HealthDay News — For patients with rheumatoid arthritis (RA), anxiousness enhanced in the course of the COVID-19 pandemic, as did suspected depression, according to a letter to the editor published on the web Jan. 27 in Rheumatology.
Takahiro Itaya, from Kyoto University in Japan, and colleagues examined the prevalence of anxiousness and depression amongst RA patients just before and in the course of the pandemic. Outpatients with RA had been enrolled from May 1, 2019, to Aug. 31, 2020 108 patients completed the Hospital Anxiety and Depression Scale.
The researchers identified that just before the pandemic, almost 9 % of patients reported definite anxiousness, and this percentage enhanced to 12 % in 2020. Eight % of patients reported doubtful anxiousness just before the pandemic, rising to 15 % in 2020. During the study period, patients reporting definite depression remained at 10 %, even though more patients reported doubtful depression in 2020. Anxiety in the course of the pandemic correlated with the Health Assessment Questionnaire, biologic drug use, and the prior anxiousness point (ß [95 percent confidence interval], .21 [0.04 to 0.38], .20 [0.03 to 0.40], and .88 [0.53 to 1.23], respectively). There was a correlation noted for the depression point in 2020 with the prior depression point (ß = .51 95 % self-confidence interval, .21 to .81).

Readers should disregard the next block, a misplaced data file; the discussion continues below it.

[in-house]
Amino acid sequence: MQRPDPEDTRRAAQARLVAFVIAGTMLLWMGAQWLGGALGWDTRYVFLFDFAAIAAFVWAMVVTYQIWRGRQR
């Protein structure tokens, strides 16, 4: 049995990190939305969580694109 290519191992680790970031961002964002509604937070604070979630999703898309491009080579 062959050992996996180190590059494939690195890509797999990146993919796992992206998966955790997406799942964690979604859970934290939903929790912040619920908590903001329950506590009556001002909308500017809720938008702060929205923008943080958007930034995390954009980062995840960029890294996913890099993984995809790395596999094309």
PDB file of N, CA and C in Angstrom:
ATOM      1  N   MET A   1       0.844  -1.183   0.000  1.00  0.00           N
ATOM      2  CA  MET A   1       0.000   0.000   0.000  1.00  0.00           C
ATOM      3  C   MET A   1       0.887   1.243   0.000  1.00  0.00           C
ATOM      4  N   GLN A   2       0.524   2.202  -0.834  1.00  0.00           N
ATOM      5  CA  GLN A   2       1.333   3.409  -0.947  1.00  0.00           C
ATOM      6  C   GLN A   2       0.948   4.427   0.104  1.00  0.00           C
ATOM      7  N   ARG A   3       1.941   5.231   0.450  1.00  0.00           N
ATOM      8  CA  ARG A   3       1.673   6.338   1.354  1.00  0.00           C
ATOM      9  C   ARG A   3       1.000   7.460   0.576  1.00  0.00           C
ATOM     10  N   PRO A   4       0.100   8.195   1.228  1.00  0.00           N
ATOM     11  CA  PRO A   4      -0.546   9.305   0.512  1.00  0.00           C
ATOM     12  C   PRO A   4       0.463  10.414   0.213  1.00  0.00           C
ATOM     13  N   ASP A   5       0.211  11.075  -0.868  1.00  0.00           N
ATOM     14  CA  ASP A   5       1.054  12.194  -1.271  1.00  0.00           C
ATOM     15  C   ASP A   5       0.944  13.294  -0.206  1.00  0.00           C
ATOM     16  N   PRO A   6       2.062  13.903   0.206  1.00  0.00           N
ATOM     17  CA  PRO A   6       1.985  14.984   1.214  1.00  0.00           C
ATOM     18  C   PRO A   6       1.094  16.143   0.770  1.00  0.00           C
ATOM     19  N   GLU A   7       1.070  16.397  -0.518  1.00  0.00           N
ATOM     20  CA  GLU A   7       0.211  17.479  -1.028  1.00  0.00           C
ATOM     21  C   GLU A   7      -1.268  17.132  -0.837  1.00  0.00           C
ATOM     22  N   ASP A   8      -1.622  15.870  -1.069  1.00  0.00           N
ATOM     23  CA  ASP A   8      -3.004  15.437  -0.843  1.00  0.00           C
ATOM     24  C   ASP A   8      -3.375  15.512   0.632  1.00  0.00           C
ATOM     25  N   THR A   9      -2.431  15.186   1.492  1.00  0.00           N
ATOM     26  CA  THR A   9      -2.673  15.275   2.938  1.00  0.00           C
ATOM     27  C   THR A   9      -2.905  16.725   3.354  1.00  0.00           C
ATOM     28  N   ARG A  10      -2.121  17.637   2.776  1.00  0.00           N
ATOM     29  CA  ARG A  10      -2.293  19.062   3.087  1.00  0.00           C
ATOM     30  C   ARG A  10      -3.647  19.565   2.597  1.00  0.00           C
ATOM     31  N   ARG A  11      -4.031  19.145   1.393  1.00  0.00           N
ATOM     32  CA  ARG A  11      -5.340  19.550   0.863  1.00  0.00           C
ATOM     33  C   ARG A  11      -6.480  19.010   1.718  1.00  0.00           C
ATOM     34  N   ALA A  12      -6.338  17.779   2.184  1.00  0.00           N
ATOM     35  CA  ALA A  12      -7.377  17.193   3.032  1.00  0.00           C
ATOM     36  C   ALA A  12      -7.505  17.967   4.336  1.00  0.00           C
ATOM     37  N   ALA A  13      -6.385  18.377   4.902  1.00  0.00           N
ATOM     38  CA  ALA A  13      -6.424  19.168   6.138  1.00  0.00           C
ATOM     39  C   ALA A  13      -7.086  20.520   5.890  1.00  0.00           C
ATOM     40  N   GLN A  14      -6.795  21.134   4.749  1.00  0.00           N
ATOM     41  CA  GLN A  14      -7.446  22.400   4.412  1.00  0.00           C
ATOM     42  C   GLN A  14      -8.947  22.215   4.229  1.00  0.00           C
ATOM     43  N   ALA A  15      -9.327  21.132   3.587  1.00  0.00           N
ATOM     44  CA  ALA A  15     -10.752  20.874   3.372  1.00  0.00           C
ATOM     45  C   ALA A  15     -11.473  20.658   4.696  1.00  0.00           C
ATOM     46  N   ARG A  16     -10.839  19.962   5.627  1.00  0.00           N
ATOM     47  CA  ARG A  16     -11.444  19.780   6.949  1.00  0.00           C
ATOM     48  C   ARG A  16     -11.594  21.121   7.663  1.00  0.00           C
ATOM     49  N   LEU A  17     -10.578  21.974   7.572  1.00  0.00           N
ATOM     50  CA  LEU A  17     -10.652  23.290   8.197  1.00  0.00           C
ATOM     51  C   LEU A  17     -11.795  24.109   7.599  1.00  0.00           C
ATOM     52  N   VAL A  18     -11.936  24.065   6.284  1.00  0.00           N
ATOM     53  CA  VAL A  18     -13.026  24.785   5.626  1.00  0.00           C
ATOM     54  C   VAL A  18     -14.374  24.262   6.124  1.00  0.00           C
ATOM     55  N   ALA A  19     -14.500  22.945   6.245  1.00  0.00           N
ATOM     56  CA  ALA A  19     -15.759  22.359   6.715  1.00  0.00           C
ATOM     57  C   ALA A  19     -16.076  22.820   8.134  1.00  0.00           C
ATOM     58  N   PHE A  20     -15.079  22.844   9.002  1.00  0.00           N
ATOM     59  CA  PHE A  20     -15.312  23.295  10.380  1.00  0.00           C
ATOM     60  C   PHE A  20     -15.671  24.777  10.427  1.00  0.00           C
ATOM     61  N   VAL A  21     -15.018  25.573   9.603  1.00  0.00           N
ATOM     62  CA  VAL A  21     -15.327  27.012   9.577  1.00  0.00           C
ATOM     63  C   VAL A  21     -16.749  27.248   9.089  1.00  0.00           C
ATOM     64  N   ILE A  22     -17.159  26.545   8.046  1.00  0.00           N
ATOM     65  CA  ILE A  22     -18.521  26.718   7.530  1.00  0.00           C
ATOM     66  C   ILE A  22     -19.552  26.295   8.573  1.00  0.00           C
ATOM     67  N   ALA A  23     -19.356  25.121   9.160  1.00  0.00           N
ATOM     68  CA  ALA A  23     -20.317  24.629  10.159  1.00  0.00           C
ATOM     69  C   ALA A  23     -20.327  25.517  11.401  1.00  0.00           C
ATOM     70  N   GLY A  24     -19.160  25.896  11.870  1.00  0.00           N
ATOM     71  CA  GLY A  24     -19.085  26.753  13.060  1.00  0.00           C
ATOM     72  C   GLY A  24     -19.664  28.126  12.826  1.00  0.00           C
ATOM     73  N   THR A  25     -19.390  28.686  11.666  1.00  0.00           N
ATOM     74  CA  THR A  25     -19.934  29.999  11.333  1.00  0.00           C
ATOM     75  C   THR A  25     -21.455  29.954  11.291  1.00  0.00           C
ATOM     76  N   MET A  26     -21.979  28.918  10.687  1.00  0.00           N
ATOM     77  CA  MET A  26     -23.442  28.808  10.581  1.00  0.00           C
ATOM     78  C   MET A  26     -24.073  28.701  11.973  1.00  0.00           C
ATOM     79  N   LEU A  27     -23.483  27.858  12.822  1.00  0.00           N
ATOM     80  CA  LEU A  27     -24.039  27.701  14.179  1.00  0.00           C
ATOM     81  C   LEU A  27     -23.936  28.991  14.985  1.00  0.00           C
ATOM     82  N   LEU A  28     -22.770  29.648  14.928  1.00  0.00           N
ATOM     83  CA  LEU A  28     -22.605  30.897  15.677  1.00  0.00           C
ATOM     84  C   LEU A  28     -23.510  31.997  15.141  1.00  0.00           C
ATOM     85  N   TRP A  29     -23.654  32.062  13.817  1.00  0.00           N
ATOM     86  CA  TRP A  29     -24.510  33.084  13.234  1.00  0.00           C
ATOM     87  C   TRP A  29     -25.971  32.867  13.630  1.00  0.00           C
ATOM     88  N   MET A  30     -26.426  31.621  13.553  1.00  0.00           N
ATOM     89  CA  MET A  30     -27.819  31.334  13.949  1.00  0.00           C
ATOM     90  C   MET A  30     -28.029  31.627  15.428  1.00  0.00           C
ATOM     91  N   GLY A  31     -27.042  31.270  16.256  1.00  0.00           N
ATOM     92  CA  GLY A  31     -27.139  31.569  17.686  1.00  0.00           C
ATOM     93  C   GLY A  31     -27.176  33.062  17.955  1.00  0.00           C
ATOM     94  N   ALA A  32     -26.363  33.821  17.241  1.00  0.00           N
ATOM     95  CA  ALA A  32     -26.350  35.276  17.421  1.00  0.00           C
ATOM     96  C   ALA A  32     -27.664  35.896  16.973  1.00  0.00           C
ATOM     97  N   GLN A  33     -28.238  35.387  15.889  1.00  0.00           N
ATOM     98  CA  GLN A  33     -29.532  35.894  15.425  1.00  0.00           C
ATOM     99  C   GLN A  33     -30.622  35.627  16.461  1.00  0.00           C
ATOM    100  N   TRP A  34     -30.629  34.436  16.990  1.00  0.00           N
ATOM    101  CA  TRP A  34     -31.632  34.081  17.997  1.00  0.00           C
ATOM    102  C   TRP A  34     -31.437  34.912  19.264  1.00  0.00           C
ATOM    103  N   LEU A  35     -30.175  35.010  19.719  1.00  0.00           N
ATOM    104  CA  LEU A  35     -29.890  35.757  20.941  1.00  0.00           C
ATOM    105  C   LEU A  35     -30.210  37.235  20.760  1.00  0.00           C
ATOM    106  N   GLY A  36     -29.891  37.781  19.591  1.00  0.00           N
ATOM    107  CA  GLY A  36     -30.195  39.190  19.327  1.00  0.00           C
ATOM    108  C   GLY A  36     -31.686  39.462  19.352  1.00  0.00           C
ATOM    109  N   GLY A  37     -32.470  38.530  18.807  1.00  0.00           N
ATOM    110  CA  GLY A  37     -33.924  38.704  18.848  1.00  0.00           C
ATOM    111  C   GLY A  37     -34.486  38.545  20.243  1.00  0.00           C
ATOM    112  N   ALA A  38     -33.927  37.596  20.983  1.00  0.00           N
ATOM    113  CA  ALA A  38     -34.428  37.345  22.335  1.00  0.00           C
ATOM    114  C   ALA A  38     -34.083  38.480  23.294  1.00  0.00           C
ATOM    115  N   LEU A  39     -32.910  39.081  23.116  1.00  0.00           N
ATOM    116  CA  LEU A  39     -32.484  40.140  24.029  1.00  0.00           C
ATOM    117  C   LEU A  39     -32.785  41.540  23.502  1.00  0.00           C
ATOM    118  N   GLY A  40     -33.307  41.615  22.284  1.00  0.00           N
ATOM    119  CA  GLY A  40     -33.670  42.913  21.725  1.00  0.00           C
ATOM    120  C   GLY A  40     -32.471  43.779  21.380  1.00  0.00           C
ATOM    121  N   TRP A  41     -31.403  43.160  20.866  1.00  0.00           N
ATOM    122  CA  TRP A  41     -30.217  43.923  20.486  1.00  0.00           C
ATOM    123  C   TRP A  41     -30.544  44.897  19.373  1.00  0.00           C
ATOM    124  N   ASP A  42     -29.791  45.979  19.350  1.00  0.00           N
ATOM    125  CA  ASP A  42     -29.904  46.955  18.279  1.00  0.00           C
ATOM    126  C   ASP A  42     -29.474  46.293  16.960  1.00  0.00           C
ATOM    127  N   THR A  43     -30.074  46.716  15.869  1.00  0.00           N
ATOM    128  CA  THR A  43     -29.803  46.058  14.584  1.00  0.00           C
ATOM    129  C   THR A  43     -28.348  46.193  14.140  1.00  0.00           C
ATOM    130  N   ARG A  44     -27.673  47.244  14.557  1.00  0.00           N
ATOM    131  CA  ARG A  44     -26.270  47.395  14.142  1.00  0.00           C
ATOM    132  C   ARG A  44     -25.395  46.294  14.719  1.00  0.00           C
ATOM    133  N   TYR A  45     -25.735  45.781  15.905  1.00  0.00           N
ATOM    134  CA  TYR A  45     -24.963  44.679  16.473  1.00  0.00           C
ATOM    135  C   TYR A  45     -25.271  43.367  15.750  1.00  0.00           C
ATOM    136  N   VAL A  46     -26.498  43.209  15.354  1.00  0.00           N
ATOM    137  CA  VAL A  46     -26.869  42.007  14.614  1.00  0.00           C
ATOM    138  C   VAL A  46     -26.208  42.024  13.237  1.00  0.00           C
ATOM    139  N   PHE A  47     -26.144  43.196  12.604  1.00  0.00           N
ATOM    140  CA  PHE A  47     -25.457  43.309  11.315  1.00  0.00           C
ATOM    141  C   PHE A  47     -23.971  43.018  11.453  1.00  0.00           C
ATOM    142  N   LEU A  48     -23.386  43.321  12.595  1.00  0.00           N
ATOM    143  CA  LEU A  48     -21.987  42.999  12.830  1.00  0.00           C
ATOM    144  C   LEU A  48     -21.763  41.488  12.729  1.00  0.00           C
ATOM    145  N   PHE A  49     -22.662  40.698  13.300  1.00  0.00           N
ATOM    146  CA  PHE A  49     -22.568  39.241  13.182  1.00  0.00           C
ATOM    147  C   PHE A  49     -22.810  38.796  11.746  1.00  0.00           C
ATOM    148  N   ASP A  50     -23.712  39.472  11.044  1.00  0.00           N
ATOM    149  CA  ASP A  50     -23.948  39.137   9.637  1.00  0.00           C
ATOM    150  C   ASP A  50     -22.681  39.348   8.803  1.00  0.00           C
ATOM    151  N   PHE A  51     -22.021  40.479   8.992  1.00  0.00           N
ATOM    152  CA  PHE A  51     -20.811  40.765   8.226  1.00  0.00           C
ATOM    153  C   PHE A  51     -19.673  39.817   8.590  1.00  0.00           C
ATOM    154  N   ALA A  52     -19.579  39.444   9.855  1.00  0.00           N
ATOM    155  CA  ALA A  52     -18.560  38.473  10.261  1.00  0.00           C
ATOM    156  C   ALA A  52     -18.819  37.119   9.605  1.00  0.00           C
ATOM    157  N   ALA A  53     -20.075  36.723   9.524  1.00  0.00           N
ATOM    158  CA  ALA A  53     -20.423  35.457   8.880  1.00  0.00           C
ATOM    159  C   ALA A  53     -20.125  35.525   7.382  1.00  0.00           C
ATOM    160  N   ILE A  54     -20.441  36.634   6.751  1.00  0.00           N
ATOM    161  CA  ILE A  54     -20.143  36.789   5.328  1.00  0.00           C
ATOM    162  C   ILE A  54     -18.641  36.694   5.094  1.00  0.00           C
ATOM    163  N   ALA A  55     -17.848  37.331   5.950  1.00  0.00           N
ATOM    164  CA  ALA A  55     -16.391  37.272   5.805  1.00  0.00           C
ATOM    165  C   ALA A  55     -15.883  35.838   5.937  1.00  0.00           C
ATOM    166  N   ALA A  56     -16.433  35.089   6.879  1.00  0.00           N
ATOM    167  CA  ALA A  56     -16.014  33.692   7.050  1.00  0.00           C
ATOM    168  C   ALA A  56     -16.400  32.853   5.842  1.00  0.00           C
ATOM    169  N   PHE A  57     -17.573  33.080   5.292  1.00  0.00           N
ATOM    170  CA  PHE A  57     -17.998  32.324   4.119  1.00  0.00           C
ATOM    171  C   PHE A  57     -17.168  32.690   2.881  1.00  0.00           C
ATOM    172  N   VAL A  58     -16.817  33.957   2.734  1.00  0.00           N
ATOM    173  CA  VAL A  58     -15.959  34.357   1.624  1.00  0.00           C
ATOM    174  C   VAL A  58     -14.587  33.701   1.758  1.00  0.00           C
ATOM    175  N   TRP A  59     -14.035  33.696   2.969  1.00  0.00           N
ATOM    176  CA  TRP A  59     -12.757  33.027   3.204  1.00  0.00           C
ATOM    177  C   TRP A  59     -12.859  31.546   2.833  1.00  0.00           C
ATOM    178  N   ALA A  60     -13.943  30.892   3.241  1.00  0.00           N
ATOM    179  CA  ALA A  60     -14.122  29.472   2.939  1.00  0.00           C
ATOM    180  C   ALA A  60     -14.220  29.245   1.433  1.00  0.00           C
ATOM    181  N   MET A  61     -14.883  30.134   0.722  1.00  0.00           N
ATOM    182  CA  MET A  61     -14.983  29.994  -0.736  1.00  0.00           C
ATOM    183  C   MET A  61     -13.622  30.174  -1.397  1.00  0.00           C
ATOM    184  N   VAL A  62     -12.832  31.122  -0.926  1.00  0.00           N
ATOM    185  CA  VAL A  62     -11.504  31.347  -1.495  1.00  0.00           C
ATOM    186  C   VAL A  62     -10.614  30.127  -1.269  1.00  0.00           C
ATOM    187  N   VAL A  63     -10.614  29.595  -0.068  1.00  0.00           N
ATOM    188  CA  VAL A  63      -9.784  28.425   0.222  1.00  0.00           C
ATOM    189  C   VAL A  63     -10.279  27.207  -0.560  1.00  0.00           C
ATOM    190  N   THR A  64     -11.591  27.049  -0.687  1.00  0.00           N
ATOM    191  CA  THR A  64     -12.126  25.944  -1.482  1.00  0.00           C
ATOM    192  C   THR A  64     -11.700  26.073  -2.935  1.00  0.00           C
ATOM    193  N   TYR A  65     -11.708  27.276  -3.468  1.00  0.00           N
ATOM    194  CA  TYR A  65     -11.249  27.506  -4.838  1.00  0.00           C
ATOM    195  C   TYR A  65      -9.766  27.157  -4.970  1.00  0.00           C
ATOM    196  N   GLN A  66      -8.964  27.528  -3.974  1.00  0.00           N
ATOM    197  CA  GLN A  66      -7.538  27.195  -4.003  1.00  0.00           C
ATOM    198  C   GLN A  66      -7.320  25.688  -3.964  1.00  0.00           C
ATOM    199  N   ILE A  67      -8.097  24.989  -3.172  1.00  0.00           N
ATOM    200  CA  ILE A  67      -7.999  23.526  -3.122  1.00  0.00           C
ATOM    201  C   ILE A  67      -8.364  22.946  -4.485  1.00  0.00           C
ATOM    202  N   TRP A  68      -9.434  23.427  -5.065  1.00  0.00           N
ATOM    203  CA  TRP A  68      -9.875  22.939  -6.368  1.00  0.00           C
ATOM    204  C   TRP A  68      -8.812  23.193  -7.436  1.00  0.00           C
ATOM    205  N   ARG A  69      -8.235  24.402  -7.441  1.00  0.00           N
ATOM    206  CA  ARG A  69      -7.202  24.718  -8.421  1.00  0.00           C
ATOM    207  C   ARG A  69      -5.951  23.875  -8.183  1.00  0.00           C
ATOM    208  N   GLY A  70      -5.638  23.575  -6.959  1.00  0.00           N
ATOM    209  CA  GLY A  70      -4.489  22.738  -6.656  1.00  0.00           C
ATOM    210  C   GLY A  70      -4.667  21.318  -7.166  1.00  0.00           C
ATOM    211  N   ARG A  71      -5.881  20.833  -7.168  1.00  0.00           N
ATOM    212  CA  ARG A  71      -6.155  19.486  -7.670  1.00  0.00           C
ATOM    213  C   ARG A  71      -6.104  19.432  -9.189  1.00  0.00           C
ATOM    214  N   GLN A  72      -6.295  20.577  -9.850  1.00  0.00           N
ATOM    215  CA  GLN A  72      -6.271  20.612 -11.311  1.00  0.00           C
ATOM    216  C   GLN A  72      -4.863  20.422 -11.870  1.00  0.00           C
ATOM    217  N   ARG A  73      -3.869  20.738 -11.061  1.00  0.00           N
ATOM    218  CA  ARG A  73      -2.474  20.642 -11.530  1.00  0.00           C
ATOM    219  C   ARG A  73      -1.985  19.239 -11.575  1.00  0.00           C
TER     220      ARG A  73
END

“Patients with high disease activity can become highly prone to psychological distress and should be offered focused care,” the authors create. “As the pandemic fails to subside, more patients are likely to experience anxiety and depression, and the health care professionals must remain vigilant for these psychological changes.”
Several authors disclosed economic ties to the pharmaceutical business.